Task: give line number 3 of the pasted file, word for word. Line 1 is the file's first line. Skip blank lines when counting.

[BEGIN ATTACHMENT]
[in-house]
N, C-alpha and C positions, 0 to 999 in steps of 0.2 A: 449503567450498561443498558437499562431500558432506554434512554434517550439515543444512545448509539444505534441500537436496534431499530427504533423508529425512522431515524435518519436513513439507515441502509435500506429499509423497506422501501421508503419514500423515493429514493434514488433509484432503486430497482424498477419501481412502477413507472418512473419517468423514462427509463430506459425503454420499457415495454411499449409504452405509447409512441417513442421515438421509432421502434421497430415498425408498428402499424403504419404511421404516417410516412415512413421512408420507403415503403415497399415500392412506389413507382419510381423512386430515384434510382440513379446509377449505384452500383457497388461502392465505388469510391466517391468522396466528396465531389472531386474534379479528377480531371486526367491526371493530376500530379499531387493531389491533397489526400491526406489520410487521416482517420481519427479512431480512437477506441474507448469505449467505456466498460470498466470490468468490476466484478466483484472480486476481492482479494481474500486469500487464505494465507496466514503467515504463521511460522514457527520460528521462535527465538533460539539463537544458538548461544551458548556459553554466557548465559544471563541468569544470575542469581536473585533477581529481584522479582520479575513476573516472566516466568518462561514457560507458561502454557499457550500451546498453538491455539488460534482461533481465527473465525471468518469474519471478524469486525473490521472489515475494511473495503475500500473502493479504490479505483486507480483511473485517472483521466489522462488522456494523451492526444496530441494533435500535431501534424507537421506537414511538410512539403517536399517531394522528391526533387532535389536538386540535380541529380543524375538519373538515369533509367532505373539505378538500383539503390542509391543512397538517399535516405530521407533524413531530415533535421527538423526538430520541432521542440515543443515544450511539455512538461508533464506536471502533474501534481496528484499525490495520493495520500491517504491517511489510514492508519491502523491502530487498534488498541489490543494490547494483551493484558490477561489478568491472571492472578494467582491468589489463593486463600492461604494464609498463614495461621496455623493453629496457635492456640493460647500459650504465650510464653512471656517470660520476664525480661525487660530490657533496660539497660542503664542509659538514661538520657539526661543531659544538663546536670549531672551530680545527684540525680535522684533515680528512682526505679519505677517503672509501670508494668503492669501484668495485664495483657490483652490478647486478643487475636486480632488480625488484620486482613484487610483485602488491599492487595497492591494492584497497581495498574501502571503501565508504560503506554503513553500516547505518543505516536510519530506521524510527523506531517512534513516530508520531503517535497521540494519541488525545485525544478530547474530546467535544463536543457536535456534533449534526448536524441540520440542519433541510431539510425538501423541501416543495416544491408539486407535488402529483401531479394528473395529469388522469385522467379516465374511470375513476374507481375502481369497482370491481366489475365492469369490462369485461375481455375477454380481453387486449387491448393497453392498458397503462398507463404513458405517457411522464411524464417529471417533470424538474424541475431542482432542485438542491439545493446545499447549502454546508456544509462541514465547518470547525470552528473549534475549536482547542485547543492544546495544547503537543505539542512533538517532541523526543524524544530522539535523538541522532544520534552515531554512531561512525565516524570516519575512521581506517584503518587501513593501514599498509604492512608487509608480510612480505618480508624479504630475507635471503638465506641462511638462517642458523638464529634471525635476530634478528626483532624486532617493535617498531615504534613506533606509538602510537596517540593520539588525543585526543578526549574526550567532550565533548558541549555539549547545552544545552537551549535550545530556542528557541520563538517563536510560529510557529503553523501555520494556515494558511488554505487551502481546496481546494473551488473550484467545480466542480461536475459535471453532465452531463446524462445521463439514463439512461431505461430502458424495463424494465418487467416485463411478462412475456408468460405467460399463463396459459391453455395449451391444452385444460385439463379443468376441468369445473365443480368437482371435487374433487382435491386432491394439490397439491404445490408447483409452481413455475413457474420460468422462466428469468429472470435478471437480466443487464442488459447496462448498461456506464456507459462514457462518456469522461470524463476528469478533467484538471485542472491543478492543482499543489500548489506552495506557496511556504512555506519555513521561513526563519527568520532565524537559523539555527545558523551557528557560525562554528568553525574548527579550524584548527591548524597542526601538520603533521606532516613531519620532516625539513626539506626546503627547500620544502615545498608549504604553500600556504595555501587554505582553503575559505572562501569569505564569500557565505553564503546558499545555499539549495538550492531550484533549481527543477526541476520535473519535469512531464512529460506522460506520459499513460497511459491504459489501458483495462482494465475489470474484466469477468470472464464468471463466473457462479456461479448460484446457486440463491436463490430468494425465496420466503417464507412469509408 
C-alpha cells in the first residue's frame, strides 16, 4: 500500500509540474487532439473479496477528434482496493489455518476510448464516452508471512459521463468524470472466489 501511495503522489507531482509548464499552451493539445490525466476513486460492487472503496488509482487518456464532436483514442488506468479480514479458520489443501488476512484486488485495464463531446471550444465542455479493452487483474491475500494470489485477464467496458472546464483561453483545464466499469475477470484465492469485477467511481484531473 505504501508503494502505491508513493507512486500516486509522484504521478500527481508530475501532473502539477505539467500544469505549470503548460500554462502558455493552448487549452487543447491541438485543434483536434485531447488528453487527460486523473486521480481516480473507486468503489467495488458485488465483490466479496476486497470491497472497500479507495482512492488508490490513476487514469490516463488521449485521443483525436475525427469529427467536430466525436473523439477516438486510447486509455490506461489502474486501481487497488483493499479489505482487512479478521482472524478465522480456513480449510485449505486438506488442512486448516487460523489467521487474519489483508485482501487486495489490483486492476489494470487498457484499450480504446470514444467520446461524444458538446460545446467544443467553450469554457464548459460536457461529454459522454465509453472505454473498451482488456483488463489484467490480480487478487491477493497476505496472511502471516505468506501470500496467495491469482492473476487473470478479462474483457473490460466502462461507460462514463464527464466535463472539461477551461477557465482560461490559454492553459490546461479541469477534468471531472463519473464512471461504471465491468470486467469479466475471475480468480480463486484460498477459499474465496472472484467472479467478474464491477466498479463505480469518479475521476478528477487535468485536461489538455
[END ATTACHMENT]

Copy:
C-alpha cells in the first residue's frame, strides 16, 4: 500500500509540474487532439473479496477528434482496493489455518476510448464516452508471512459521463468524470472466489 501511495503522489507531482509548464499552451493539445490525466476513486460492487472503496488509482487518456464532436483514442488506468479480514479458520489443501488476512484486488485495464463531446471550444465542455479493452487483474491475500494470489485477464467496458472546464483561453483545464466499469475477470484465492469485477467511481484531473 505504501508503494502505491508513493507512486500516486509522484504521478500527481508530475501532473502539477505539467500544469505549470503548460500554462502558455493552448487549452487543447491541438485543434483536434485531447488528453487527460486523473486521480481516480473507486468503489467495488458485488465483490466479496476486497470491497472497500479507495482512492488508490490513476487514469490516463488521449485521443483525436475525427469529427467536430466525436473523439477516438486510447486509455490506461489502474486501481487497488483493499479489505482487512479478521482472524478465522480456513480449510485449505486438506488442512486448516487460523489467521487474519489483508485482501487486495489490483486492476489494470487498457484499450480504446470514444467520446461524444458538446460545446467544443467553450469554457464548459460536457461529454459522454465509453472505454473498451482488456483488463489484467490480480487478487491477493497476505496472511502471516505468506501470500496467495491469482492473476487473470478479462474483457473490460466502462461507460462514463464527464466535463472539461477551461477557465482560461490559454492553459490546461479541469477534468471531472463519473464512471461504471465491468470486467469479466475471475480468480480463486484460498477459499474465496472472484467472479467478474464491477466498479463505480469518479475521476478528477487535468485536461489538455